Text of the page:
A supervisor at the Carter County District Attorney's office has been fired and the Oklahoma State Bureau of Investigation is conducting an investigation after auditors uncovered numerous accounting discrepancies. The supervisor, who has not been charged with any crime and has not been named by District Attorney Craig Ladd, is suspected of embezzling from multiple finance accounts.
The fired supervisor was in charge of the office's bogus check program as well as other restitution programs, collection of probation fees, and the property forfeiture program.
Ladd has recused himself from the investigation, which has now been assigned to Bryan County District Attorney Emily Redman. Because the list of discrepancies and questionable activity revealed in the audit report was so extensive, Redman asked the OSBI to handle the investigation. According to the audit, the bogus check division, which collects restitution from those convicted of passing bad checks and remits it to victims, logged $435,000 in write-offs in 2009 and 2010. Furthermore, an additional $8,500 was marked as received by the office but never deposited with the county treasurer.
The audit revealed a number of factors which contributed to a "high-risk environment" for theft or embezzlement of funds and forfeited property. Carter County District Attorney Craig Ladd says that these issues have since been addressed to prevent further mishandling and misappropriation of funds.
The crime of embezzlement and its associated penalties are enumerated in Title 21 § 1451 of the Oklahoma criminal code. The statutes explain the act of misappropriating funds or property and delineate the punishments for theft based on the value of the stolen property or funds. Section 1451(c) deals specifically with embezzlement by public officers and their employees:
Any county or state officer, deputy or employee of such officer, who shall divert any money appropriated by law from the purpose and object of the appropriation, shall, upon conviction, be guilty of a felony punishable by imprisonment in the custody of the Department of Corrections for a term not less than one (1) year nor more than ten (10) years, and a fine equal to triple the amount of money so embezzled and ordered to pay restitution to the victim as provided in Section 991f of Title 22 of the Oklahoma Statutes. The fine shall operate as a judgment lien at law on all estate of the party so convicted and sentenced, and shall be enforced by execution or other process for the use of the person whose money or other funds or property were embezzled. In all cases the fine, so operating as a judgment lien, shall be released or entered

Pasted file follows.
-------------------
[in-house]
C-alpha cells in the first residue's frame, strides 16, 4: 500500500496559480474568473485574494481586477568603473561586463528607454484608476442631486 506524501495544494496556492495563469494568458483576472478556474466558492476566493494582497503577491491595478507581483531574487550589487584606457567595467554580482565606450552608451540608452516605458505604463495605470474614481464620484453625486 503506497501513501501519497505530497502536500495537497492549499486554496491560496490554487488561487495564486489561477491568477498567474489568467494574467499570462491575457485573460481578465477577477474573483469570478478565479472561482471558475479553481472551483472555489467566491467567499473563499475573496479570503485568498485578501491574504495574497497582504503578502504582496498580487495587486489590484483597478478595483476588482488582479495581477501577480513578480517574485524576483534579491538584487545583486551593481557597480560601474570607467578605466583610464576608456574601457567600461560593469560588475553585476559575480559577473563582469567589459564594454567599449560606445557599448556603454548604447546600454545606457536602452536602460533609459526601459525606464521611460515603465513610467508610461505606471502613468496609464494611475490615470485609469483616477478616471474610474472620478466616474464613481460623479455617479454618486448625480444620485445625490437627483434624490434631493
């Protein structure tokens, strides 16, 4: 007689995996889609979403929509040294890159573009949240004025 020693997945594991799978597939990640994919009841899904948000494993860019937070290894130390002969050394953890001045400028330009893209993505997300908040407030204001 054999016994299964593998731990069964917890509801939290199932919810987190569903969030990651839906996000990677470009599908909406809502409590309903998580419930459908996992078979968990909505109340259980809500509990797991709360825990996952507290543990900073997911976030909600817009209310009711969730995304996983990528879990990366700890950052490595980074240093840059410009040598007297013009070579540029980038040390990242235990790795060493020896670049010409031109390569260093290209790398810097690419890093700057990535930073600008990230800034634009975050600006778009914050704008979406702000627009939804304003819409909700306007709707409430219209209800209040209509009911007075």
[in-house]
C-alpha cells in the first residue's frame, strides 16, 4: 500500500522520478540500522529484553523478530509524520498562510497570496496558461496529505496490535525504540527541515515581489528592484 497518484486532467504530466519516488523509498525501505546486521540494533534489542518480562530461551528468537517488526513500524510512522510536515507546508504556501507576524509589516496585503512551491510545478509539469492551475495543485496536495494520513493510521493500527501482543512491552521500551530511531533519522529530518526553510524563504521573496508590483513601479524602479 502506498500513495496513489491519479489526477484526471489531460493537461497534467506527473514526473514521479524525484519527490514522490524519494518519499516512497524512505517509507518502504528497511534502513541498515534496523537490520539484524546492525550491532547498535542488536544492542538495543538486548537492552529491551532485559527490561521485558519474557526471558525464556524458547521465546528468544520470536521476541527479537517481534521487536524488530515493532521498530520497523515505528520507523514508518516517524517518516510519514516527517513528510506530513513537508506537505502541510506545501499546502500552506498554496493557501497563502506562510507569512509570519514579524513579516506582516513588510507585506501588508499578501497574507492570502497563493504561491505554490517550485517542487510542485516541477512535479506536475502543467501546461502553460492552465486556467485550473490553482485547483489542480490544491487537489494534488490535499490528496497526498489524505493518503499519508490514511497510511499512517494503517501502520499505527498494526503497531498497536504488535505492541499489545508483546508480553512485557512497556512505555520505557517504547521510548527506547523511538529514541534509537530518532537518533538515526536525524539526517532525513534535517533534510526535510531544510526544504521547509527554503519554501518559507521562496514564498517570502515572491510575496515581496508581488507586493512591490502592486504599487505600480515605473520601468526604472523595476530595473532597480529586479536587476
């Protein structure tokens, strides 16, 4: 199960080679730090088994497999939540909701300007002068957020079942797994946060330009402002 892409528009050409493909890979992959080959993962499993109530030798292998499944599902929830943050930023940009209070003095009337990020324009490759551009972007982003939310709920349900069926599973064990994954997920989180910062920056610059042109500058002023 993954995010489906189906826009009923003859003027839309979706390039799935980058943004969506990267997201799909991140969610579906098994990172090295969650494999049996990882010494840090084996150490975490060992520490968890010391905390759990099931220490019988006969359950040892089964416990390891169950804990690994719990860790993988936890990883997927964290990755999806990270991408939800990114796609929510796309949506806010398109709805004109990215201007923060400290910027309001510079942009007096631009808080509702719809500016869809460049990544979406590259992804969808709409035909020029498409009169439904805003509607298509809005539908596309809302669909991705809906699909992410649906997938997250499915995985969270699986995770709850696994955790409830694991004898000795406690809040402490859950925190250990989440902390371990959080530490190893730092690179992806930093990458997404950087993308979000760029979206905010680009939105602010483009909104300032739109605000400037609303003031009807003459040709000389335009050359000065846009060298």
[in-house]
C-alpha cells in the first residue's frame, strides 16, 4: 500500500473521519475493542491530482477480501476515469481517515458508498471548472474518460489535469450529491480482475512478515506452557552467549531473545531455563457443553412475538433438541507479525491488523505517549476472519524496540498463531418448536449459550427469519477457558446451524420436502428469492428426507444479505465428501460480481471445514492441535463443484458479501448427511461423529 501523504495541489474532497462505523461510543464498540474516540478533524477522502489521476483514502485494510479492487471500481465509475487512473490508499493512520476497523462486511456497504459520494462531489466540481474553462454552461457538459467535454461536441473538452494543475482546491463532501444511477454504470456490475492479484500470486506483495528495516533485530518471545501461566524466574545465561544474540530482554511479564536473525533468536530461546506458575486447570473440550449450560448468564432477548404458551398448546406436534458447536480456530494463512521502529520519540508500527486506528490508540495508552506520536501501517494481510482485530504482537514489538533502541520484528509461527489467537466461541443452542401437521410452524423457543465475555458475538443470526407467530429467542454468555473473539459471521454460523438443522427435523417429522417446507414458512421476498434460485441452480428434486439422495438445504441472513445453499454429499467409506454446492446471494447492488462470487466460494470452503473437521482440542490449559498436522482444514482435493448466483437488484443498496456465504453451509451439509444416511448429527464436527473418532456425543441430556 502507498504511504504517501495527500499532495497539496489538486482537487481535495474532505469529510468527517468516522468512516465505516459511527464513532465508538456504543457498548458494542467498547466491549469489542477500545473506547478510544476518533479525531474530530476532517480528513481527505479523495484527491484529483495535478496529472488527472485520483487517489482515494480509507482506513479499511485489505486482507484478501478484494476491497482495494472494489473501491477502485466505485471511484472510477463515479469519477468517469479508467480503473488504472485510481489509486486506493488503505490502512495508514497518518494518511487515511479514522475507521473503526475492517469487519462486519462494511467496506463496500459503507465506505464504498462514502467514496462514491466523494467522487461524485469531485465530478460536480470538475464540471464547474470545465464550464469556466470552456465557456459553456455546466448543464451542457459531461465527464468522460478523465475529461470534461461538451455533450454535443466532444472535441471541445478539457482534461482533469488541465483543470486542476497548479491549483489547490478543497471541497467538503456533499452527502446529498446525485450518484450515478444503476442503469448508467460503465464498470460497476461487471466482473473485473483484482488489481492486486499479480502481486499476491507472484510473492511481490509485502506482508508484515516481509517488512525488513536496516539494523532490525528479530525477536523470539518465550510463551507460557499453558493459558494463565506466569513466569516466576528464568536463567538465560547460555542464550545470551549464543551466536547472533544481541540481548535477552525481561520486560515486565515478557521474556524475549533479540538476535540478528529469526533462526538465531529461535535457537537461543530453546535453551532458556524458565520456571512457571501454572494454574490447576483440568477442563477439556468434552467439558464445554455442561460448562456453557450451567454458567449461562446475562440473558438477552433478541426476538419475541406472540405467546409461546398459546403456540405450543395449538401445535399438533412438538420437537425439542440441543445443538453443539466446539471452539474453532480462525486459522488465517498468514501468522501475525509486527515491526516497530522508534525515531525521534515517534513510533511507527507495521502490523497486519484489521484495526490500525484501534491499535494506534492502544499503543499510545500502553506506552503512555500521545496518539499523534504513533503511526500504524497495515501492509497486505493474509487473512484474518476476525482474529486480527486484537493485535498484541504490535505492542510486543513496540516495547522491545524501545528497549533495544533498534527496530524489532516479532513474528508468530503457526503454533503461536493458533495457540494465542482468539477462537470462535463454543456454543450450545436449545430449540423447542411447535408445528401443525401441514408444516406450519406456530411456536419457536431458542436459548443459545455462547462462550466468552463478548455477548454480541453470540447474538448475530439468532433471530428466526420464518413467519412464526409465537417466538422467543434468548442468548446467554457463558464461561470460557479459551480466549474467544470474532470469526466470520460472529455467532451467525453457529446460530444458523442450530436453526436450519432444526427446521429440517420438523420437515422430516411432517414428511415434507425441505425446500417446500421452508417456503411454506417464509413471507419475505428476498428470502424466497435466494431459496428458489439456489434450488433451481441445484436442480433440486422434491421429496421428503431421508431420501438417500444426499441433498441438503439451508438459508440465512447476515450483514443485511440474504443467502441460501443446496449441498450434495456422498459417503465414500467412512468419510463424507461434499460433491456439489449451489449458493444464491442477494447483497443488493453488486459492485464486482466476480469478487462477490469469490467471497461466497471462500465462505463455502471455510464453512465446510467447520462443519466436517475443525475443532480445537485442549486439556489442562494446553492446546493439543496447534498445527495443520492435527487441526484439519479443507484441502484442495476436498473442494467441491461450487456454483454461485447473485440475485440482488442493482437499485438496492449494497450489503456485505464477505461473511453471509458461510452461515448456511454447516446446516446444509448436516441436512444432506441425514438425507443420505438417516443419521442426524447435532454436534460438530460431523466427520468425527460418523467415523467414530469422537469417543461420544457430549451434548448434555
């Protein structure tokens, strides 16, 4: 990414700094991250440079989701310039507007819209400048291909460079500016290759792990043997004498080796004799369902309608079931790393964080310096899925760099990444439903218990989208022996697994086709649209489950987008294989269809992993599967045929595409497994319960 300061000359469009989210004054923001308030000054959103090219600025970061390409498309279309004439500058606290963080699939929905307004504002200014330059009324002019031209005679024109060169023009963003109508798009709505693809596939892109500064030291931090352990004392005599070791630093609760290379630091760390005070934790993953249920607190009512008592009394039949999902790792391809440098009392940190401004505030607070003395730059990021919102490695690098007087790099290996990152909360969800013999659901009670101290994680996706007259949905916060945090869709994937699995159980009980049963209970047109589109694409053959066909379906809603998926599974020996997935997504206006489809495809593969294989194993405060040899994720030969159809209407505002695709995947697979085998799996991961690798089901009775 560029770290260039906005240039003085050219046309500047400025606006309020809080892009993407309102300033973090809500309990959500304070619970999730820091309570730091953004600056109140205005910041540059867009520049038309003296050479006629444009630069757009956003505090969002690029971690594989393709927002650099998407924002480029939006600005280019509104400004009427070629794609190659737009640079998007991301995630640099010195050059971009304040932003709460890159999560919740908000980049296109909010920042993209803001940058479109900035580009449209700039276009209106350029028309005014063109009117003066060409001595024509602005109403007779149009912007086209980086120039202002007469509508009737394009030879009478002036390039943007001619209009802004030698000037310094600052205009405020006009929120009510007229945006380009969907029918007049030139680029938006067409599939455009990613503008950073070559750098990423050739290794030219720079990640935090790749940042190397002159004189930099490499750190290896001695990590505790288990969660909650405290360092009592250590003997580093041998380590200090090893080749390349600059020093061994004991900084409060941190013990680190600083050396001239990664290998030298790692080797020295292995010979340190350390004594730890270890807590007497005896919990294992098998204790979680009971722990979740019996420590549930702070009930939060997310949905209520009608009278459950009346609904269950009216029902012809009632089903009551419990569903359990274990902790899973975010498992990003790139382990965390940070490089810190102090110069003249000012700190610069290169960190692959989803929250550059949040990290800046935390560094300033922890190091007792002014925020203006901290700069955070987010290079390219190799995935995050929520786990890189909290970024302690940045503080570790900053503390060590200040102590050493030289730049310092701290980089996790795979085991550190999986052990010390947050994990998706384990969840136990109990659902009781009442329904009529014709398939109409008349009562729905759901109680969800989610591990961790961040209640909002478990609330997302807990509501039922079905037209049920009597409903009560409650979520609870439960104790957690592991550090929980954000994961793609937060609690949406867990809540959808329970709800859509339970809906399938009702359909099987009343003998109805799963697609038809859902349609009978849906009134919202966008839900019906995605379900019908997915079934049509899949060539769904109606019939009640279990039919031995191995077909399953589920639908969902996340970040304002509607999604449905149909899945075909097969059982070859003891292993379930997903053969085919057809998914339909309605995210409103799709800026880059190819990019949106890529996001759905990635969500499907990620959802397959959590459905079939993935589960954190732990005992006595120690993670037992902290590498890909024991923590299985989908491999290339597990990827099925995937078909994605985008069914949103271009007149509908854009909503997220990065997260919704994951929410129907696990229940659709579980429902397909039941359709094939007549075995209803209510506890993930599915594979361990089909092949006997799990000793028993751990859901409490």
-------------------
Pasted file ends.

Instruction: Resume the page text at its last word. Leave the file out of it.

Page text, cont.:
as satisfied only by the person in interest.
The fine of triple the amount of the theft makes the fine for embezzlement of public funds potentially much greater than the fine associated with embezzlement from a private business. In either circumstance, theft of $25,000 or more is punishable by a sentence of one to ten years in prison.
Often, a person may be the subject of an investigation without his or her knowledge. If you suspect you may be under investigation, or if you have been accused of embezzlement or fraud, visit our criminal defense website to find a white collar crimes lawyer in Oklahoma. Click here to find out how we can help and to schedule a free, confidential evaluation of your case.